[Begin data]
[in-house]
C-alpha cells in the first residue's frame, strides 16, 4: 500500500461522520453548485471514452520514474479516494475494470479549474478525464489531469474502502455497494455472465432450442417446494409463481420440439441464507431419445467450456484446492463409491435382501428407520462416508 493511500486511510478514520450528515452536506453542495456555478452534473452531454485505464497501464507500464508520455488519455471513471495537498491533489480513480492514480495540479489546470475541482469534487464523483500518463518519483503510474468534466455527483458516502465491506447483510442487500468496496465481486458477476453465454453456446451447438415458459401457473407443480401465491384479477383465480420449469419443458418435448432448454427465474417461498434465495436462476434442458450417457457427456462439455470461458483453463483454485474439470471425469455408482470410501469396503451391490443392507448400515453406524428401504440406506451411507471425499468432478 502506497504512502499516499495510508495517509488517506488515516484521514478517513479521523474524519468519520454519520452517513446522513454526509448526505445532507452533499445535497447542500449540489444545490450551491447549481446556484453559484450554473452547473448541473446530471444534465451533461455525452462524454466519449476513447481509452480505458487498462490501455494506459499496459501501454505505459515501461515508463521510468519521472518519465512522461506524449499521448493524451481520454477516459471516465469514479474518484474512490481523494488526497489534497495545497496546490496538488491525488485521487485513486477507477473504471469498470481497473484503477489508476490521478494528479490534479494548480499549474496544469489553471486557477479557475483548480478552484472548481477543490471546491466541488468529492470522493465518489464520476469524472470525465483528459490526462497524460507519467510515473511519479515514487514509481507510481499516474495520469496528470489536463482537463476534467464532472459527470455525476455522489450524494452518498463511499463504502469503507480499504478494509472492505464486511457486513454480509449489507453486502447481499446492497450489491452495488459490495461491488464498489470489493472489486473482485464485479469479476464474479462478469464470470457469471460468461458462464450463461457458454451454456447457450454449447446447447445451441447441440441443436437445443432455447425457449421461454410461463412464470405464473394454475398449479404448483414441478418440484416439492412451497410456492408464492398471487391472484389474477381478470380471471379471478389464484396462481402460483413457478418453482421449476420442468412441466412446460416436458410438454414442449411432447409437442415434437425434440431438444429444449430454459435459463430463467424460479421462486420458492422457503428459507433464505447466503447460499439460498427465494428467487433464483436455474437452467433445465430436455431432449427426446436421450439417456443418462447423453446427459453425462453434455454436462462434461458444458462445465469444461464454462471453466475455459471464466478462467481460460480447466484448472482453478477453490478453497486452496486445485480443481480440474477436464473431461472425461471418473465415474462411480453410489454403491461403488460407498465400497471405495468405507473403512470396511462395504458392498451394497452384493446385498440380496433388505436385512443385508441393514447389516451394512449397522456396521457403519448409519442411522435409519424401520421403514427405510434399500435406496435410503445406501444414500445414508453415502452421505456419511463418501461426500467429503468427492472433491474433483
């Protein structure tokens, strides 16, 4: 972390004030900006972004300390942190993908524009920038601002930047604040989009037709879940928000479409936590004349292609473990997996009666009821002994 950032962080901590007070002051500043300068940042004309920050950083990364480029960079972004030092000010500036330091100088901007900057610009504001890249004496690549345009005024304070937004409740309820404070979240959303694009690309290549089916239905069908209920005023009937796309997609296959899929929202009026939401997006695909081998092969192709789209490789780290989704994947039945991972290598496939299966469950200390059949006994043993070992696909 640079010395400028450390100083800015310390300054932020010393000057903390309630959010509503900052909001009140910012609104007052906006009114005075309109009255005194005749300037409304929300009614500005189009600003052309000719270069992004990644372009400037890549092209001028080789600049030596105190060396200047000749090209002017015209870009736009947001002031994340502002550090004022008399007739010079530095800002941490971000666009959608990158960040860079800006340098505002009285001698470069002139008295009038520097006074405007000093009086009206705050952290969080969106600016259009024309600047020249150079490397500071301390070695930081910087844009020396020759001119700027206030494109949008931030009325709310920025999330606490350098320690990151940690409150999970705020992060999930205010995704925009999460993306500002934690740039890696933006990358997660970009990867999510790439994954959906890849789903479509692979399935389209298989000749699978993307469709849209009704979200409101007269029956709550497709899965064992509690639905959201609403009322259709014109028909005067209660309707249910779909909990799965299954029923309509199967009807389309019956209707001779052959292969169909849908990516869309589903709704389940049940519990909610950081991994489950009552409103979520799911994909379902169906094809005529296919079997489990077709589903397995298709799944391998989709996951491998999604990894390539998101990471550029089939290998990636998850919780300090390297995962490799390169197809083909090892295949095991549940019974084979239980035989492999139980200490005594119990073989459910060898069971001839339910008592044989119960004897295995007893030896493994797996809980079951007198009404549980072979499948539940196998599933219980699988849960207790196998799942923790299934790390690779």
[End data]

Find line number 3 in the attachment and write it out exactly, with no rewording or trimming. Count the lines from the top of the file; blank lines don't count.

């Protein structure tokens, strides 16, 4: 972390004030900006972004300390942190993908524009920038601002930047604040989009037709879940928000479409936590004349292609473990997996009666009821002994 950032962080901590007070002051500043300068940042004309920050950083990364480029960079972004030092000010500036330091100088901007900057610009504001890249004496690549345009005024304070937004409740309820404070979240959303694009690309290549089916239905069908209920005023009937796309997609296959899929929202009026939401997006695909081998092969192709789209490789780290989704994947039945991972290598496939299966469950200390059949006994043993070992696909 640079010395400028450390100083800015310390300054932020010393000057903390309630959010509503900052909001009140910012609104007052906006009114005075309109009255005194005749300037409304929300009614500005189009600003052309000719270069992004990644372009400037890549092209001028080789600049030596105190060396200047000749090209002017015209870009736009947001002031994340502002550090004022008399007739010079530095800002941490971000666009959608990158960040860079800006340098505002009285001698470069002139008295009038520097006074405007000093009086009206705050952290969080969106600016259009024309600047020249150079490397500071301390070695930081910087844009020396020759001119700027206030494109949008931030009325709310920025999330606490350098320690990151940690409150999970705020992060999930205010995704925009999460993306500002934690740039890696933006990358997660970009990867999510790439994954959906890849789903479509692979399935389209298989000749699978993307469709849209009704979200409101007269029956709550497709899965064992509690639905959201609403009322259709014109028909005067209660309707249910779909909990799965299954029923309509199967009807389309019956209707001779052959292969169909849908990516869309589903709704389940049940519990909610950081991994489950009552409103979520799911994909379902169906094809005529296919079997489990077709589903397995298709799944391998989709996951491998999604990894390539998101990471550029089939290998990636998850919780300090390297995962490799390169197809083909090892295949095991549940019974084979239980035989492999139980200490005594119990073989459910060898069971001839339910008592044989119960004897295995007893030896493994797996809980079951007198009404549980072979499948539940196998599933219980699988849960207790196998799942923790299934790390690779």